Trump Withdraws U.S. From Trans-Pacific Partnership

By William Mauldin and Carol E. Lee Politics Dow Jones Newswires

President Donald Trump signs an executive order to withdraw the U.S. from the 12-nation Trans-Pacific Partnership trade pact agreed to under the Obama administration, Monday, Jan. 23, 2017, in the Oval Office of the White House in Washington. (AP ... Photo/Evan Vucci) (Copyright 2017 The Associated Press. All rights reserved.)

 President Donald Trump Monday formally pulled the U.S. out of the Trans-Pacific Partnership, the 12-nation trade agreement that was negotiated by Barack Obama and became a lightning rod for criticism in the 2016 election. 

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Mr. Trump's move was the fulfillment of a campaign promise to end U.S. participation in the proposed TPP deal, which was aimed at eliminating most tariffs and other trade barriers among the U.S., Japan, Canada, Mexico, Australia, Vietnam and half a dozen other countries around the Pacific. China is excluded from the deal. 

The memorandum announcing Mr. Trump's decision was largely symbolic, because congressional leaders and the Obama administration had signaled in November that no near-term vote would be held on the TPP. 

Still, Mr. Trump's decision to bury Mr. Obama's agreement in his first week shows he is serious about shifting U.S. trade policy and jettisoning decades of mostly steady trade liberalization in favor of more confrontation with China and other trading partners, with the potential for big tariffs if those countries don't come to the table ready to make concessions.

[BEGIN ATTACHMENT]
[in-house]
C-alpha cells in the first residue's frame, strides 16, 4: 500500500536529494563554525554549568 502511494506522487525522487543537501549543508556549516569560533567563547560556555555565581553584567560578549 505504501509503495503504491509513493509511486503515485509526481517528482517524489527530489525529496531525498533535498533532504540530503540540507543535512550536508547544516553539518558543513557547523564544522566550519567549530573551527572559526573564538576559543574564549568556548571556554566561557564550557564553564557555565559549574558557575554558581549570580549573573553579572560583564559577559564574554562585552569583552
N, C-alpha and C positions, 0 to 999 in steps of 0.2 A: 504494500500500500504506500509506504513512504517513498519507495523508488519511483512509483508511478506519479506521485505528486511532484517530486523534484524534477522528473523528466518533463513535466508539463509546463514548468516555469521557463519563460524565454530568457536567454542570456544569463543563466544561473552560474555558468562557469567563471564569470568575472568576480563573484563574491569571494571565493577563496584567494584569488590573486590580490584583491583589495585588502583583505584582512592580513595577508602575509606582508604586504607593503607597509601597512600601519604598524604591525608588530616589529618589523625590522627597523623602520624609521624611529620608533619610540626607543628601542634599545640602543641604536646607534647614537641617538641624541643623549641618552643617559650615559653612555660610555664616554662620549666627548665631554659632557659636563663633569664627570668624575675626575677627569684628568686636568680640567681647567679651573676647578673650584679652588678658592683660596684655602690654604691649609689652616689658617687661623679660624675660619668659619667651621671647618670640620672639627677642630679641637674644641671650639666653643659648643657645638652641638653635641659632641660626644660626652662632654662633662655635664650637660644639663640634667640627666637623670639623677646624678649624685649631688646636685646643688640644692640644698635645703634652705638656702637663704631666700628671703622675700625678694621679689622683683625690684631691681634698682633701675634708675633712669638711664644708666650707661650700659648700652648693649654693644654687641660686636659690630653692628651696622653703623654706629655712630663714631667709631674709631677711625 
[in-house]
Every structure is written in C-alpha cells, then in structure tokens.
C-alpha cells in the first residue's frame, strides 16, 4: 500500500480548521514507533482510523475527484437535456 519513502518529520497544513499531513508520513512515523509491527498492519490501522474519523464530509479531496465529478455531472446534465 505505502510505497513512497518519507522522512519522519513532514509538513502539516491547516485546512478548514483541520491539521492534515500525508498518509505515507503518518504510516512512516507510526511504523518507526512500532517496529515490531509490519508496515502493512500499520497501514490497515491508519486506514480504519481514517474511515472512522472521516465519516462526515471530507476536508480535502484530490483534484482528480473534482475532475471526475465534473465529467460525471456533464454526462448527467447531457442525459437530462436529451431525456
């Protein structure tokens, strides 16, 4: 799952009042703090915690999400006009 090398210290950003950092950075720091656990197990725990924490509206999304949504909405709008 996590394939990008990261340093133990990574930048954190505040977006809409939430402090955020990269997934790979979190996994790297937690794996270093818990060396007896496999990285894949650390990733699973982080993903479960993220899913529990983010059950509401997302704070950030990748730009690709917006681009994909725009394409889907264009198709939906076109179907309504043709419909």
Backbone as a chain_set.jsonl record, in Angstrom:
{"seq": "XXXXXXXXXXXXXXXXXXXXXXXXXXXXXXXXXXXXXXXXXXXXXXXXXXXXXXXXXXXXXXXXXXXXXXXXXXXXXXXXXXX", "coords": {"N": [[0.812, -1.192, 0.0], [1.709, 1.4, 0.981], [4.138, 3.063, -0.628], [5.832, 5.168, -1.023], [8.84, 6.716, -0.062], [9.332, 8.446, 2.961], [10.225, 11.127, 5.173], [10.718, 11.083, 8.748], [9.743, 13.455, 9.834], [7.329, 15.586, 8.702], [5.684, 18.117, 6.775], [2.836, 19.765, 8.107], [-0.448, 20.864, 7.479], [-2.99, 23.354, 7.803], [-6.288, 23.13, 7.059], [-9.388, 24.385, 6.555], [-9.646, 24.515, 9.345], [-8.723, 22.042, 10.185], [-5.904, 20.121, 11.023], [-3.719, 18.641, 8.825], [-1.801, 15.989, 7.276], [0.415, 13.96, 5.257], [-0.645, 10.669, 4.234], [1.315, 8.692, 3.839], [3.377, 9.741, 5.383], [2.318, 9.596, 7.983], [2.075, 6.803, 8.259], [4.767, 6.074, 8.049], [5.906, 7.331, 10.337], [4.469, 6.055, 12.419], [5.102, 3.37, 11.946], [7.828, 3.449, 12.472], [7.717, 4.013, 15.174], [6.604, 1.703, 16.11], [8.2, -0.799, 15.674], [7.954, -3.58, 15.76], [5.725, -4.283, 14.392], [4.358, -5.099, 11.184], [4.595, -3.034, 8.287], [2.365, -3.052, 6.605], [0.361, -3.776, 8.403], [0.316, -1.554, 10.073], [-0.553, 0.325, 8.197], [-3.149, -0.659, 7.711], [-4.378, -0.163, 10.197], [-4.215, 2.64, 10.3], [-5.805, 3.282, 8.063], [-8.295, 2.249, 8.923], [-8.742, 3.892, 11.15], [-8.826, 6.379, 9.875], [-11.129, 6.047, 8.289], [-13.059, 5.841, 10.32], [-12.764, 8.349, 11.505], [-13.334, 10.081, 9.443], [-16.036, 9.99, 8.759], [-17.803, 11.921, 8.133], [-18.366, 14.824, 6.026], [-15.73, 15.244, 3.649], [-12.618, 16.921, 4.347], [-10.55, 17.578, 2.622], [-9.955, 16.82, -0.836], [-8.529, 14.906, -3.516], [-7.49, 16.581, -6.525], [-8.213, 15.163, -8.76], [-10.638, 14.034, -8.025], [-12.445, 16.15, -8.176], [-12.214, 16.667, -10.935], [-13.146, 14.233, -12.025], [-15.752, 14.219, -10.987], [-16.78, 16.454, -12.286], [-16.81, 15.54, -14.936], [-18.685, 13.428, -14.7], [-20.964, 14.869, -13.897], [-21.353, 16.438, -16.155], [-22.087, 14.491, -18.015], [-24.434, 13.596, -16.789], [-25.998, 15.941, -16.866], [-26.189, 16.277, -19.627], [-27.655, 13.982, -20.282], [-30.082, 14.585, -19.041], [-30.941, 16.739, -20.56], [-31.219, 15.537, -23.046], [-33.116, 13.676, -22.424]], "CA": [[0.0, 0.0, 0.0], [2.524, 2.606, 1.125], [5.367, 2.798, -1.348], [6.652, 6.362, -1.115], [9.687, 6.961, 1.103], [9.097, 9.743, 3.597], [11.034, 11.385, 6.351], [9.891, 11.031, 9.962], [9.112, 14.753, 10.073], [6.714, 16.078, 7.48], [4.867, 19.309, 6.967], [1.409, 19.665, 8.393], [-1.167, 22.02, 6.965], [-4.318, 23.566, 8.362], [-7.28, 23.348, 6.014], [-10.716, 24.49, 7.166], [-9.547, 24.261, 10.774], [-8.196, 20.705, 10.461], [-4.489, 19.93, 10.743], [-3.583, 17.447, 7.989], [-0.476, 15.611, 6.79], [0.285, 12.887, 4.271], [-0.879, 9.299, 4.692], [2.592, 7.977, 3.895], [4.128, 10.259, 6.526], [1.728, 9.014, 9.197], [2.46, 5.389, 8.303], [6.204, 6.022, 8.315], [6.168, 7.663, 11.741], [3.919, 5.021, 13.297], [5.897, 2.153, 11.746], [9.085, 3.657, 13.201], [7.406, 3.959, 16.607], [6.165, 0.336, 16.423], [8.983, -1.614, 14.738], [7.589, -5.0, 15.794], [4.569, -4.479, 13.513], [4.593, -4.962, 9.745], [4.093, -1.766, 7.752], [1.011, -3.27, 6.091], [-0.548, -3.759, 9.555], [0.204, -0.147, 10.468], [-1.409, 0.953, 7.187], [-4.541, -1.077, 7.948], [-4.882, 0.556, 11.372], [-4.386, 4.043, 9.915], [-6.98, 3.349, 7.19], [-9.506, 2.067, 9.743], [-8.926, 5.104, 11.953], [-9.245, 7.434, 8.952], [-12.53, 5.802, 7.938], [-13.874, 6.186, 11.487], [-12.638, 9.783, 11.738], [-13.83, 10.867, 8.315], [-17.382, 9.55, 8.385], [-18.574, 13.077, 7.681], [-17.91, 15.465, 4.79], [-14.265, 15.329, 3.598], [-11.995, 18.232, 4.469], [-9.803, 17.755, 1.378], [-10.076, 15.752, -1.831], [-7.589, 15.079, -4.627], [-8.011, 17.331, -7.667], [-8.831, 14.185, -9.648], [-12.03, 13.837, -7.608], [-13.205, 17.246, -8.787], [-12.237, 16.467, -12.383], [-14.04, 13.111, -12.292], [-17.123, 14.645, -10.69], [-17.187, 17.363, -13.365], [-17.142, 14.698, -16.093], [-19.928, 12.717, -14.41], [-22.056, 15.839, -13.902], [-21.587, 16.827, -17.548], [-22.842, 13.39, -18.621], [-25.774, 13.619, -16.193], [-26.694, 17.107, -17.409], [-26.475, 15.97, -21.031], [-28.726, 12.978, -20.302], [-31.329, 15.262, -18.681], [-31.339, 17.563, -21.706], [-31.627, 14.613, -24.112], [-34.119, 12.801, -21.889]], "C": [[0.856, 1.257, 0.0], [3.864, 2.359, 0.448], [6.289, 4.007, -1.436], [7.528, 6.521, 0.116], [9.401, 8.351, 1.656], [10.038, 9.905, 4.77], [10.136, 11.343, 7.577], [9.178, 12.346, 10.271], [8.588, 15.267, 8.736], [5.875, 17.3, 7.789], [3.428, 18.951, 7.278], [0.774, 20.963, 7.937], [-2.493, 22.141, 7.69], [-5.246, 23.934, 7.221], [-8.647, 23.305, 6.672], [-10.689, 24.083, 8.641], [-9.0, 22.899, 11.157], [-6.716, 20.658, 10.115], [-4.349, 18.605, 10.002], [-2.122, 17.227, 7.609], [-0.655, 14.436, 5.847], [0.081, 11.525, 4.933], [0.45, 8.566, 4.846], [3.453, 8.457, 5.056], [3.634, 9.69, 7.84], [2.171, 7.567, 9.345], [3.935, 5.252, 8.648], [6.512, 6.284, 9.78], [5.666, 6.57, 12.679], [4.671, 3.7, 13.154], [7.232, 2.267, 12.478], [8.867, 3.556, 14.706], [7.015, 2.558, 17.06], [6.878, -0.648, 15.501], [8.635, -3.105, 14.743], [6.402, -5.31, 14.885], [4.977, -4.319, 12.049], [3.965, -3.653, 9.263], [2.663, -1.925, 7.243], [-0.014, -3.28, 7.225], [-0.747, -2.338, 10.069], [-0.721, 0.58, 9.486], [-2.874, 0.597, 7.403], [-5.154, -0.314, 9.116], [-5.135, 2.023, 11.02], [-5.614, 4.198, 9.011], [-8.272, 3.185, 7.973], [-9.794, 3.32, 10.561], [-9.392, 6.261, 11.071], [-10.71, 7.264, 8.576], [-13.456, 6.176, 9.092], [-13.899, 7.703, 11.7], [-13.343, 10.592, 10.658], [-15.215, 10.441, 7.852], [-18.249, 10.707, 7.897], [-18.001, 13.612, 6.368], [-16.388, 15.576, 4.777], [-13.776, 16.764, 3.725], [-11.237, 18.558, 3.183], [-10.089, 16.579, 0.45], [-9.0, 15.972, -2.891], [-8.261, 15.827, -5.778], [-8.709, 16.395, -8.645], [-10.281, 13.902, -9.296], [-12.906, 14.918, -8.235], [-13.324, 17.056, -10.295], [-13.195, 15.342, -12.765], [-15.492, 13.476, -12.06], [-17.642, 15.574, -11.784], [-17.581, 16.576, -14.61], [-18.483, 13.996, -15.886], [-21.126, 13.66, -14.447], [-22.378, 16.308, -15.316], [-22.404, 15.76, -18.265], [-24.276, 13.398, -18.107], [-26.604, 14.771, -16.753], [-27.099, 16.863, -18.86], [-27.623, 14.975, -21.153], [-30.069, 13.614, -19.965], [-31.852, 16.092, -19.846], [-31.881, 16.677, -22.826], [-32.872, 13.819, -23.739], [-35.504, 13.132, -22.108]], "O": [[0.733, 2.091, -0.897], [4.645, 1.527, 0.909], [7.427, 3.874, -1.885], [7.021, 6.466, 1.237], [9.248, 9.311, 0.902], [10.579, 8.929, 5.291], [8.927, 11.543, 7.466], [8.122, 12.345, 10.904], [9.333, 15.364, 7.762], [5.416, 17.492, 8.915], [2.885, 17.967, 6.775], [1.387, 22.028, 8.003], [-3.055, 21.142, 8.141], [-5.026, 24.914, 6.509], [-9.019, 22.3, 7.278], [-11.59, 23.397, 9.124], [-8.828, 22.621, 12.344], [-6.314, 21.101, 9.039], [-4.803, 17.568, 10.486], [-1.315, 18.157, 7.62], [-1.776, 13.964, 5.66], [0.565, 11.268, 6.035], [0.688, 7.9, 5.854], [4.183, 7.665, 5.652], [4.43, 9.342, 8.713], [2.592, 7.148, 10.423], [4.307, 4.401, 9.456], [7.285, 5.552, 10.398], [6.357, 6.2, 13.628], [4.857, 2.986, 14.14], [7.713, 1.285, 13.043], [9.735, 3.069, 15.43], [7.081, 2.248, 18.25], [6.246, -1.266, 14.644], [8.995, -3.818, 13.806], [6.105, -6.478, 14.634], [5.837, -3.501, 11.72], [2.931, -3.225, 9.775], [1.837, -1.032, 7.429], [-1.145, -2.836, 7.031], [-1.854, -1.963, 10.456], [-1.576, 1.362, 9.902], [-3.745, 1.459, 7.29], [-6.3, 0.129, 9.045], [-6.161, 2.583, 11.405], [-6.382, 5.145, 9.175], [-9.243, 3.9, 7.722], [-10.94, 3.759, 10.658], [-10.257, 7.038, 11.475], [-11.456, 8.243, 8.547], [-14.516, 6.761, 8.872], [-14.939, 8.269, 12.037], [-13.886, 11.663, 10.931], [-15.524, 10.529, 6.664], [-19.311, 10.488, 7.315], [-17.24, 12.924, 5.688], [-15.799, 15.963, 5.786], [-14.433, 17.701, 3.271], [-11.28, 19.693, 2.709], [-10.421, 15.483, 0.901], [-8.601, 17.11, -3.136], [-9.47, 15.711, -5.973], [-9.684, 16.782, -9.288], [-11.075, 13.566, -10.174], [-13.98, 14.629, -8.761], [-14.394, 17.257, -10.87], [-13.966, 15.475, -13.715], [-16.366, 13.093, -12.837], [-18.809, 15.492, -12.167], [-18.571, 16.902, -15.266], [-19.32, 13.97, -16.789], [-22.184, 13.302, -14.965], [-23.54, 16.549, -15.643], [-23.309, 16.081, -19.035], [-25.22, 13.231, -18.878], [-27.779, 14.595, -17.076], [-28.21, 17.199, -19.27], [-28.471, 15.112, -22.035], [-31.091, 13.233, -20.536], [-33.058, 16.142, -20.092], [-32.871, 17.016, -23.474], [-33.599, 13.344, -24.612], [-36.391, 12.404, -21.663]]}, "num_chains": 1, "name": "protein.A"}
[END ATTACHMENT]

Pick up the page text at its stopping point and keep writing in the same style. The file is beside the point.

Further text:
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"We've been talking about this for a long time," Mr. Trump said as he signed the memorandum. 

Mr. Obama had hoped the TPP and its commercial rules of the road would put pressure on Beijing to curb the advantages given to its state-owned enterprises, respect intellectual property more and even lower tariffs beyond levels agreed upon when China entered the World Trade Organization 15 years ago. 

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But Mr. Trump and his advisers have eschewed multilateral trade blocs and preferred other methods, including the threat of tariffs, to clinch bilateral deals. 

Write to William Mauldin at william.mauldin@wsj.com and Carol E. Lee at carol.lee@wsj.com

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